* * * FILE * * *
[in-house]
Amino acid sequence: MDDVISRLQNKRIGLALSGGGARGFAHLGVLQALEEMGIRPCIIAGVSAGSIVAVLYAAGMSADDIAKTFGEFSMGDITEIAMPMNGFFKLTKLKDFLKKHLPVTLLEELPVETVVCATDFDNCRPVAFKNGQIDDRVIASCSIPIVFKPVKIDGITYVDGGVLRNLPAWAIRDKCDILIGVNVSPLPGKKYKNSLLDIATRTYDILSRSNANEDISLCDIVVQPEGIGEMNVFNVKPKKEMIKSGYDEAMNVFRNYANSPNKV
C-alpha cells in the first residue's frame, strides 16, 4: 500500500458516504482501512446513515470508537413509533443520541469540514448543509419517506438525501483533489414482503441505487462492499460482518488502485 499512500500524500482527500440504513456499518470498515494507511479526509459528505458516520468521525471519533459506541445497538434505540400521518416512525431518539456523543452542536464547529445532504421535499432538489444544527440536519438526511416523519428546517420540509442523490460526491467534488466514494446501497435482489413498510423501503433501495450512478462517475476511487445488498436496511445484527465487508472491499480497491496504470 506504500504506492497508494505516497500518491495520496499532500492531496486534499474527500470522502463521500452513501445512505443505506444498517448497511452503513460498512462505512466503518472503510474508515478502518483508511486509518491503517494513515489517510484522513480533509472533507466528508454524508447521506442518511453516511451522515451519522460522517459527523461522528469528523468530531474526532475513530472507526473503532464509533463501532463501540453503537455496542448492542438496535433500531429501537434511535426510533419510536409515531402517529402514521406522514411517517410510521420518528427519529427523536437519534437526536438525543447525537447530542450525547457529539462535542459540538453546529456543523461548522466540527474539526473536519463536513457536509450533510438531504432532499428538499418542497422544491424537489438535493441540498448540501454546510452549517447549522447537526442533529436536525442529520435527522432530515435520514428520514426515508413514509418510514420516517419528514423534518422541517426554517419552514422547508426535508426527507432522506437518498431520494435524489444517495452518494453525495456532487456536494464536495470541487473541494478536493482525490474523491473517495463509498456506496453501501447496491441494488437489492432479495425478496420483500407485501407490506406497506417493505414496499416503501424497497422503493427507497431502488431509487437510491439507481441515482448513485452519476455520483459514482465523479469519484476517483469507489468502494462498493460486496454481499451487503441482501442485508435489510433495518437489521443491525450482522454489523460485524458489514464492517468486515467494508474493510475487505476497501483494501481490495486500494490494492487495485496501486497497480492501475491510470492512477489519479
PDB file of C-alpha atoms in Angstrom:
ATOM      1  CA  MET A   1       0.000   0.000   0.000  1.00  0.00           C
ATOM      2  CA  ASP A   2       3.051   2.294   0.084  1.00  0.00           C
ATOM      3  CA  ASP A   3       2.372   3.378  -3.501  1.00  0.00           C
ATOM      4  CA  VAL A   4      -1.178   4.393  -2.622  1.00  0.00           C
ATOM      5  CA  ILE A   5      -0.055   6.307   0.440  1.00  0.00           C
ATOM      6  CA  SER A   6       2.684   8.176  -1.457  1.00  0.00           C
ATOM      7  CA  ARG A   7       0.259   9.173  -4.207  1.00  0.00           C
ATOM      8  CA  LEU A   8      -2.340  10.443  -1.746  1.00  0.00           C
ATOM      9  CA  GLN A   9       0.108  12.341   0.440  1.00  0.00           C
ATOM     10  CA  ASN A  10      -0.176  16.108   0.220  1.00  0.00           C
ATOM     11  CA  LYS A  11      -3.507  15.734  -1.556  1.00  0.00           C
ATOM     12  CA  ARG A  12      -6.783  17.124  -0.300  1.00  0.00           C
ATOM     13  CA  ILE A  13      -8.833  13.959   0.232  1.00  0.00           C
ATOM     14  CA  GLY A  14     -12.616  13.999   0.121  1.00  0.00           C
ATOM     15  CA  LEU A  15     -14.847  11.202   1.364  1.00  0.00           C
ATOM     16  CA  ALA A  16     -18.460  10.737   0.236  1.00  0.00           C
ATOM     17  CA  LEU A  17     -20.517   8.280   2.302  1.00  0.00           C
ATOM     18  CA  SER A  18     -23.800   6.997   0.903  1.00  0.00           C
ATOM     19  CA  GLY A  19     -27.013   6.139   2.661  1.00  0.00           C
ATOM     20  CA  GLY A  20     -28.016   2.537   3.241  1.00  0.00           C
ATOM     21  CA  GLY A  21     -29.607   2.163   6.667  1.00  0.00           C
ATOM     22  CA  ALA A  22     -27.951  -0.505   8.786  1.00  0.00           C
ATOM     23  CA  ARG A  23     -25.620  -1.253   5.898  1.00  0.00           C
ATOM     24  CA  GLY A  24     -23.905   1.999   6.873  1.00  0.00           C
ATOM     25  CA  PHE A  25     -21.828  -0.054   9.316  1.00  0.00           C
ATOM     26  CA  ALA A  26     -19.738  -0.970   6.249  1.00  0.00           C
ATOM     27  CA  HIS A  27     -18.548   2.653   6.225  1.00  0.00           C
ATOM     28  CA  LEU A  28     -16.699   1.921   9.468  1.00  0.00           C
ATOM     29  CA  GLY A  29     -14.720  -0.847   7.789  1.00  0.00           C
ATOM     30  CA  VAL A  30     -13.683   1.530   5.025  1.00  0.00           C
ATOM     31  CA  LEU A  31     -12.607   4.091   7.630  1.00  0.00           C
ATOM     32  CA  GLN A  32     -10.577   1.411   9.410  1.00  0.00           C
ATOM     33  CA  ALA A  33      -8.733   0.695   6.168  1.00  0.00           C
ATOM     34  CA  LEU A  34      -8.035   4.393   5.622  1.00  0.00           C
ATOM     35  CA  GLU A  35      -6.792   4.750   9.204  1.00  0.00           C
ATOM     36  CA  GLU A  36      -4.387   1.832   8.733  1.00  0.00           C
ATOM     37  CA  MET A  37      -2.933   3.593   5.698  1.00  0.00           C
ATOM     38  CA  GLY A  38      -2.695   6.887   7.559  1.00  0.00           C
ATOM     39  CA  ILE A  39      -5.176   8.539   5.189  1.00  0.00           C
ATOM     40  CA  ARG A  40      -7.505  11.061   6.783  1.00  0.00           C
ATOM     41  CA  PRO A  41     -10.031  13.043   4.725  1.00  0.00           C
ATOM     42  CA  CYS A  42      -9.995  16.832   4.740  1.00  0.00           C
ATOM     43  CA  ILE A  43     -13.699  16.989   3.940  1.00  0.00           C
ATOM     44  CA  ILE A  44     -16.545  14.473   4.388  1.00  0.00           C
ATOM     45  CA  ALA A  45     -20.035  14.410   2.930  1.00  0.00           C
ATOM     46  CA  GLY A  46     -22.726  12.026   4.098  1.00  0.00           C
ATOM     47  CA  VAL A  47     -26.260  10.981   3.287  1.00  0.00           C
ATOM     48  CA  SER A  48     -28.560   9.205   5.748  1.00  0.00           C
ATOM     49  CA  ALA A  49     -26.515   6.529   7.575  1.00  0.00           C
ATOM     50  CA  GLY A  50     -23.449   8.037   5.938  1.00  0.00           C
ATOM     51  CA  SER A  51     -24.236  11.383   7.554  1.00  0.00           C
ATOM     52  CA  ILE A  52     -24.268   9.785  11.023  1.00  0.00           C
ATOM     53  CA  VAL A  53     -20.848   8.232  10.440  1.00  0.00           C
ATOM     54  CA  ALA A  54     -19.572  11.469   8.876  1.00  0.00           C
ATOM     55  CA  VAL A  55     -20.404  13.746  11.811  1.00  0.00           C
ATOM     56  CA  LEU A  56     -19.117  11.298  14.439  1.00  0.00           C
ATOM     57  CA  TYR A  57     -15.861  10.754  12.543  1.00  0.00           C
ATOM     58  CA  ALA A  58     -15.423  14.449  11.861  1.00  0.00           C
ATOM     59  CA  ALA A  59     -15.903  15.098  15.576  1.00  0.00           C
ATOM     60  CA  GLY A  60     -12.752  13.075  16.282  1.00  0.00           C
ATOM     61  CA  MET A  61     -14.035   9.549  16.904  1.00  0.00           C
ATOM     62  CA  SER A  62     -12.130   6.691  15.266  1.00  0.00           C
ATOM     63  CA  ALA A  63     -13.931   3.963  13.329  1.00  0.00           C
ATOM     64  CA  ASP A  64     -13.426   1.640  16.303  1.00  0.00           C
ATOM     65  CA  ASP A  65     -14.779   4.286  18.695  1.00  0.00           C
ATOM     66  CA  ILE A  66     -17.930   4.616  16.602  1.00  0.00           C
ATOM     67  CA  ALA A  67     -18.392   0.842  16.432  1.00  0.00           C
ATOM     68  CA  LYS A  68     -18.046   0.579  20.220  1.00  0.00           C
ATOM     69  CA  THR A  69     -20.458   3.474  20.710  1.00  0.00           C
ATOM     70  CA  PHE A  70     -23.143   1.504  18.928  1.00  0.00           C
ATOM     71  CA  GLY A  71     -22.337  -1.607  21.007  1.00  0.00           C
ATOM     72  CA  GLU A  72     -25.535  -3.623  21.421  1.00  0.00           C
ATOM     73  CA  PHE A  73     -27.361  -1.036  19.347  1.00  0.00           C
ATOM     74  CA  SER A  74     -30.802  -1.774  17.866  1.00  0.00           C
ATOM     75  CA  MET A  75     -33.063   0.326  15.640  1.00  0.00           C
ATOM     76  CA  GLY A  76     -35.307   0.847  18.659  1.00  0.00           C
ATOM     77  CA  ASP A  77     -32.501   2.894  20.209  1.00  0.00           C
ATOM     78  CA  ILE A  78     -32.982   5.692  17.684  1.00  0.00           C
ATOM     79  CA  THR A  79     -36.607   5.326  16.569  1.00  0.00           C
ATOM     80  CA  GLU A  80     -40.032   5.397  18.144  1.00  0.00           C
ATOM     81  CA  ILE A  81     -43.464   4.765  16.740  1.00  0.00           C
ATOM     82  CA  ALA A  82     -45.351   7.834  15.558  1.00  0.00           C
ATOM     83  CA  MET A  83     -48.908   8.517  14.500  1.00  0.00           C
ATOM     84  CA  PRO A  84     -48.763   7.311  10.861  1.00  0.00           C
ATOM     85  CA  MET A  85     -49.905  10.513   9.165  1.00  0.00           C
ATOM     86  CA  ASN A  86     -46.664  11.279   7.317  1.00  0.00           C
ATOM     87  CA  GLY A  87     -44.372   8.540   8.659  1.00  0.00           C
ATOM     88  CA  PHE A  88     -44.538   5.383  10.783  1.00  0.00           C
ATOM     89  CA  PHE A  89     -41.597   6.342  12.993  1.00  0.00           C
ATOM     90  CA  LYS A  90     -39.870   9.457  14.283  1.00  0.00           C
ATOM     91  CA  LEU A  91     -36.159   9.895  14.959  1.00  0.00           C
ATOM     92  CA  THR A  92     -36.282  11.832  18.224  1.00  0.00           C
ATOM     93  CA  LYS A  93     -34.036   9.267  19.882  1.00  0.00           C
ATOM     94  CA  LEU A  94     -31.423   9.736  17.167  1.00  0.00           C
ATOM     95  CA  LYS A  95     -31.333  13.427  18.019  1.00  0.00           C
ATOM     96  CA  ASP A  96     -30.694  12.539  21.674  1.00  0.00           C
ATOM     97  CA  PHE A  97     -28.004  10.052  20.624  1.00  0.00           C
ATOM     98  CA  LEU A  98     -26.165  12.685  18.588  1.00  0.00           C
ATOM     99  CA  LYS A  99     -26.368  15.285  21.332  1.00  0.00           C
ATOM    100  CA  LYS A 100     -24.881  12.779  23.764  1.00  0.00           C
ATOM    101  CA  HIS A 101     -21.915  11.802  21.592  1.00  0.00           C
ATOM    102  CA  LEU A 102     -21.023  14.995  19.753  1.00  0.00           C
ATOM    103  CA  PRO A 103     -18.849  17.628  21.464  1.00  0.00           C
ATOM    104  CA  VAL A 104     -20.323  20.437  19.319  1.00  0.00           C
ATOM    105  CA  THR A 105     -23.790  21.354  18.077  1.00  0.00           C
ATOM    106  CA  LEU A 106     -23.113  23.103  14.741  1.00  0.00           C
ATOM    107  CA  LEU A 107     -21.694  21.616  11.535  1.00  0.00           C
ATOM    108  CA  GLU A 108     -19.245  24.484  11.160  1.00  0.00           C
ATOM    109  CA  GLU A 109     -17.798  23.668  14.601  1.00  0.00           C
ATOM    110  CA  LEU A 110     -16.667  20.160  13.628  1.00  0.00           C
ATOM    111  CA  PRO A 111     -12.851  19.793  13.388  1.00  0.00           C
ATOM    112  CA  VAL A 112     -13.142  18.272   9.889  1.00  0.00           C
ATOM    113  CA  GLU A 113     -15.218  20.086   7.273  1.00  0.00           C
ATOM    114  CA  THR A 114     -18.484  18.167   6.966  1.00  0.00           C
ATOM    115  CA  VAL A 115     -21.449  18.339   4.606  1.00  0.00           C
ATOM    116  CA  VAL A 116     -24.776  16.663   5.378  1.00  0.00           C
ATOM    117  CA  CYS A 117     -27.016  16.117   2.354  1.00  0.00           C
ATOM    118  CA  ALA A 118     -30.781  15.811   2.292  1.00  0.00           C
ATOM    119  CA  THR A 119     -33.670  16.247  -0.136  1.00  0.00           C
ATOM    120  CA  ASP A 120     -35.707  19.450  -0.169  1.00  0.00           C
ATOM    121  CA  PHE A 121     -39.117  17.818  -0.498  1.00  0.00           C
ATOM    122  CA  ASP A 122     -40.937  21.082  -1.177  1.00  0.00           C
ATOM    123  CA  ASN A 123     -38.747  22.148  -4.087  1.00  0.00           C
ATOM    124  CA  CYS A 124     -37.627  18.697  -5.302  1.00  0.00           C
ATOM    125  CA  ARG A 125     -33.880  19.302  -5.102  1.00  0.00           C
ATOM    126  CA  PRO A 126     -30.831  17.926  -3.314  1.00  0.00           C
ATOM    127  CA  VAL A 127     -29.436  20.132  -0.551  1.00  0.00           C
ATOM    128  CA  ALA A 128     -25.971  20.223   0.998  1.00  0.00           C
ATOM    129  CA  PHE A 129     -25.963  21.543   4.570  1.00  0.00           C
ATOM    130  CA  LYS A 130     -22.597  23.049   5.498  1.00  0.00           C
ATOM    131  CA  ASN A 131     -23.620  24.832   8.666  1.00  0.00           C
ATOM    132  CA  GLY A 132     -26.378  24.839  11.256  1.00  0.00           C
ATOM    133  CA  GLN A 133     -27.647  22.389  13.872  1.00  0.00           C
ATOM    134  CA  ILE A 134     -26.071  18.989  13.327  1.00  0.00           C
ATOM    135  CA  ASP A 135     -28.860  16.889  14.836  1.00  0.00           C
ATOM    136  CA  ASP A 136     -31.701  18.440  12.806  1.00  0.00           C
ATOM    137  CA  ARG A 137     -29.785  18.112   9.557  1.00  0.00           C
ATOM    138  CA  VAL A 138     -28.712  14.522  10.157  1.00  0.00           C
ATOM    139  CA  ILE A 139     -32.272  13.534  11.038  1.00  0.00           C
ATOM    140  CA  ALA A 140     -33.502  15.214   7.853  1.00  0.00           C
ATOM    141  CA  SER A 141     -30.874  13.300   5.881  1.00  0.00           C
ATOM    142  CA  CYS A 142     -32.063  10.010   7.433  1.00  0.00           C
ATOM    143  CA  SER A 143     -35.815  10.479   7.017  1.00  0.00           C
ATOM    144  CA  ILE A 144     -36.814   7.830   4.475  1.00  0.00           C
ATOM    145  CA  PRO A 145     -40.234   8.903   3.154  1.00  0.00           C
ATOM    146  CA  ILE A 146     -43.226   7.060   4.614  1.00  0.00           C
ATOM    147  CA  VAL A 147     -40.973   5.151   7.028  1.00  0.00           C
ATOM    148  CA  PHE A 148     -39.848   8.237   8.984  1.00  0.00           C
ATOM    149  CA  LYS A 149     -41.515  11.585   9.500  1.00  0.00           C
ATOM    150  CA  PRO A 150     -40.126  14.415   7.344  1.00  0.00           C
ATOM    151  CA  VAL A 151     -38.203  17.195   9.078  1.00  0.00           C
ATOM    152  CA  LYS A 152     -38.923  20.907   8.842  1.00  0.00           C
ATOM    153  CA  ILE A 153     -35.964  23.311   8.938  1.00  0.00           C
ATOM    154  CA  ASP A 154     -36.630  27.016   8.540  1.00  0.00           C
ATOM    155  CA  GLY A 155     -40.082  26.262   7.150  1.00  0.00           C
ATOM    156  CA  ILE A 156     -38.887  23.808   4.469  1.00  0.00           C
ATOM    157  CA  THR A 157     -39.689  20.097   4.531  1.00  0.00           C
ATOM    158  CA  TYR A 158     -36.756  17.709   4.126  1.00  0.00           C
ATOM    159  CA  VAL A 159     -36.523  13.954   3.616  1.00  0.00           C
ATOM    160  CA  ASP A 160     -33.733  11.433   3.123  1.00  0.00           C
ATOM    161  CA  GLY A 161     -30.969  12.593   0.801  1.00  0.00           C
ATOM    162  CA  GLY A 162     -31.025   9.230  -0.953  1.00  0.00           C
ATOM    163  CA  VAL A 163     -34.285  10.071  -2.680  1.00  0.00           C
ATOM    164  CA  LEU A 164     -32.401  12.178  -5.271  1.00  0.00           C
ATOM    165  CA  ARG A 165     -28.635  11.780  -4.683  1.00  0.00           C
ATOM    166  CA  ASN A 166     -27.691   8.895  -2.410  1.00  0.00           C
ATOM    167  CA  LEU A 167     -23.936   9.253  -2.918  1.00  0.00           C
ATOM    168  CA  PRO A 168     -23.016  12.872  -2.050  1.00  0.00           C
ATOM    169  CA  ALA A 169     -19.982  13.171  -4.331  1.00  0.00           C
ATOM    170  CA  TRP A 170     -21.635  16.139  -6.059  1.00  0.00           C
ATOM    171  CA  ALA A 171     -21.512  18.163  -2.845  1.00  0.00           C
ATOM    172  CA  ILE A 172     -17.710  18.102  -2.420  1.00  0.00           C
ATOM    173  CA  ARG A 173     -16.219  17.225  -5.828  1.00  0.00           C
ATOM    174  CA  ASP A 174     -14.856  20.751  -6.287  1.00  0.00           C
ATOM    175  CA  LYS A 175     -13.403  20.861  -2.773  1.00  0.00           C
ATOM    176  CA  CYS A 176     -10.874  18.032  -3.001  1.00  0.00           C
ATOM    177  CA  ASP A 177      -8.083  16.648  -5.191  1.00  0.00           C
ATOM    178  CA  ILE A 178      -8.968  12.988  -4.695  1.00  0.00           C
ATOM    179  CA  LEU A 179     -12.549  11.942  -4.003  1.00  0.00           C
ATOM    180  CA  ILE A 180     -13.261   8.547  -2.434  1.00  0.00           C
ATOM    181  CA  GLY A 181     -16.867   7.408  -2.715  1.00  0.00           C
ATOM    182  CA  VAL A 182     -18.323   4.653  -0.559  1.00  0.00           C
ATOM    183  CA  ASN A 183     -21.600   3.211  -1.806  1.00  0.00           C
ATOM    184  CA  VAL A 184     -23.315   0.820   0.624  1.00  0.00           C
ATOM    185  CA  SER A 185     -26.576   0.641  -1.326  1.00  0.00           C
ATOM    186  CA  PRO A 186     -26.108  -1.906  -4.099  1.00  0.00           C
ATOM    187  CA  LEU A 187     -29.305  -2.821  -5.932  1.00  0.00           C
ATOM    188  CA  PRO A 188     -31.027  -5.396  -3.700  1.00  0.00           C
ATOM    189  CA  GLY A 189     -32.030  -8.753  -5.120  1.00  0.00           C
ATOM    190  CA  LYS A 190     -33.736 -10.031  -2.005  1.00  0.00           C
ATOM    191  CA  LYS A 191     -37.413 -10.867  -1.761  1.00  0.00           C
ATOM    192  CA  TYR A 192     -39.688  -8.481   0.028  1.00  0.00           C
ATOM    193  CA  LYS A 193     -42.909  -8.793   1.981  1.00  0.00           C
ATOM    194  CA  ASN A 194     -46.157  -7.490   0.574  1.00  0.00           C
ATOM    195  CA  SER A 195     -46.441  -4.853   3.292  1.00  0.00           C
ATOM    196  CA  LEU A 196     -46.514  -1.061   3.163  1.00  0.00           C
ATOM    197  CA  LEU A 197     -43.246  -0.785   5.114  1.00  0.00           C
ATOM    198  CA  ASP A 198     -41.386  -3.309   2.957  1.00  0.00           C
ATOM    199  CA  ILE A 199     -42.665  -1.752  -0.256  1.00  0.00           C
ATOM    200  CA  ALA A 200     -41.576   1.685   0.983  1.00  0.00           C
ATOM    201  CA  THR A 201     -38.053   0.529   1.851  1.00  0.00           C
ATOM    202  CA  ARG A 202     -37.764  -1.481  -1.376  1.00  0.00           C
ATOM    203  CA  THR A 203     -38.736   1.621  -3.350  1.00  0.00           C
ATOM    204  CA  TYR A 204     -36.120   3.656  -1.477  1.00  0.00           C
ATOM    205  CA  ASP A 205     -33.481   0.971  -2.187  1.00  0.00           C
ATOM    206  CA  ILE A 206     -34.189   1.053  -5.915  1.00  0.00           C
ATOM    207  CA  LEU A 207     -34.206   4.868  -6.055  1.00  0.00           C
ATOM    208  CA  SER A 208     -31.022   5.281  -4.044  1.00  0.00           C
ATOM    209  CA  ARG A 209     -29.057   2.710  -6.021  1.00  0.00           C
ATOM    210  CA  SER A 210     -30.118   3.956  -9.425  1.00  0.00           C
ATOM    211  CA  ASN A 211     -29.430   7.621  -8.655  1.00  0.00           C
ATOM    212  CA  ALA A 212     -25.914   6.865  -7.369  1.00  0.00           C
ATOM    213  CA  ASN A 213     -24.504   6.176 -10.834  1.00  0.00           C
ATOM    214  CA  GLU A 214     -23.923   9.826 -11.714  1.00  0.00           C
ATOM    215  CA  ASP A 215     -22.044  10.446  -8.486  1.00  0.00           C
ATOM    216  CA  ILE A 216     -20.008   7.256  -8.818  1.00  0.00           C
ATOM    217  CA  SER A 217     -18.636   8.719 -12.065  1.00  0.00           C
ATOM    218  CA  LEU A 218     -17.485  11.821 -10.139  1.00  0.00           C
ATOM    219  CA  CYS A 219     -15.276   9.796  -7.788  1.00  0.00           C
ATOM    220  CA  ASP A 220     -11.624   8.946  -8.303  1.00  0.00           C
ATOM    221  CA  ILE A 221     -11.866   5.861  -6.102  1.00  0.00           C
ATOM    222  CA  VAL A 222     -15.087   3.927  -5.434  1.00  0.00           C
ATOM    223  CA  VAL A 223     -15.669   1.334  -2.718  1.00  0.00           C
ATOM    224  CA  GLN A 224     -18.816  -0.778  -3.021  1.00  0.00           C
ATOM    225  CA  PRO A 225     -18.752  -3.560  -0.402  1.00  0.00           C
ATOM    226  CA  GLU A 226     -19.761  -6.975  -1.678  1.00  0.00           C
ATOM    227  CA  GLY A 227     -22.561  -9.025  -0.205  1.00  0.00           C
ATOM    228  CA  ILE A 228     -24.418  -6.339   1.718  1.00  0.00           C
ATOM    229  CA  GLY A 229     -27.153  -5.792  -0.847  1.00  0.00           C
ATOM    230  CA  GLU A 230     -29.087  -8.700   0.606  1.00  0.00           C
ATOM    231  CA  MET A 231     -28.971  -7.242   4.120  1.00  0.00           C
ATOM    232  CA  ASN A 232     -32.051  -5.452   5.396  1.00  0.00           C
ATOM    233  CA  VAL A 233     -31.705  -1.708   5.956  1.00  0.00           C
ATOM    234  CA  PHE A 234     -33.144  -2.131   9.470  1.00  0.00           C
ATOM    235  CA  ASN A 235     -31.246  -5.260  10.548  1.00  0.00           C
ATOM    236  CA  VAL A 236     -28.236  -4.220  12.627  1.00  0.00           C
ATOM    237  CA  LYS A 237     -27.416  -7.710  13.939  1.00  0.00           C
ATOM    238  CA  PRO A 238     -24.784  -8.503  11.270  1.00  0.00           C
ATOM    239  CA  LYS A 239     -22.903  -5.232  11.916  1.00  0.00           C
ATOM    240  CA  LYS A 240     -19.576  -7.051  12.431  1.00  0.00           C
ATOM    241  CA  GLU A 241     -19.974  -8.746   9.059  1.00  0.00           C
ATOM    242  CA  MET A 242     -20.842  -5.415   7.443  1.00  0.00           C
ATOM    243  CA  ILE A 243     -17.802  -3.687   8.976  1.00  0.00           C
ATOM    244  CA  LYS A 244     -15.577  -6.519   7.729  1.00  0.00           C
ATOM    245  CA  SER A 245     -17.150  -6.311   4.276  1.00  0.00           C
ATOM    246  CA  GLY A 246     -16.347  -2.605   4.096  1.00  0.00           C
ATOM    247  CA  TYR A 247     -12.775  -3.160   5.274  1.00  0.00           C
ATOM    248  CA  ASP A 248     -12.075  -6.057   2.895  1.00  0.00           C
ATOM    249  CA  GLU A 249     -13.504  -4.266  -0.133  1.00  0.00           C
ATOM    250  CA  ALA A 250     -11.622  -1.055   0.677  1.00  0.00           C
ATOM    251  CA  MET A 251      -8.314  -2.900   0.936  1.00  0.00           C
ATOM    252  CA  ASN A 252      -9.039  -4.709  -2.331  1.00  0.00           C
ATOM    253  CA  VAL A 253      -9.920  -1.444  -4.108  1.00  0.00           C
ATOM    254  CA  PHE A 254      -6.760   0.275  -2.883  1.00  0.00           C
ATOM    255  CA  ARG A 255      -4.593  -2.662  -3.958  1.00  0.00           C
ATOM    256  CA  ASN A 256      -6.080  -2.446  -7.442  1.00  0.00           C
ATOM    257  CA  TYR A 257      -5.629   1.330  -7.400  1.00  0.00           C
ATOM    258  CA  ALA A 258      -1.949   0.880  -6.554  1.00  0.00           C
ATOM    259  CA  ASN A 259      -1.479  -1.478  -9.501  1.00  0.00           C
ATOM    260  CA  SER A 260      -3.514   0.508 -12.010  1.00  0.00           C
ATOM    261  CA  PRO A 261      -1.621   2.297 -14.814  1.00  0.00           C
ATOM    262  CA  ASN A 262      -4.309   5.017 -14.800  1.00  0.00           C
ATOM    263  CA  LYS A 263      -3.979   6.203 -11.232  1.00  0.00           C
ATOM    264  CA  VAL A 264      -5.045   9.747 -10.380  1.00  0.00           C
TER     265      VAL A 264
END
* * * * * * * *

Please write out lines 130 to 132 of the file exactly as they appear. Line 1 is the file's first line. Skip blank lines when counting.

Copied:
ATOM    126  CA  PRO A 126     -30.831  17.926  -3.314  1.00  0.00           C
ATOM    127  CA  VAL A 127     -29.436  20.132  -0.551  1.00  0.00           C
ATOM    128  CA  ALA A 128     -25.971  20.223   0.998  1.00  0.00           C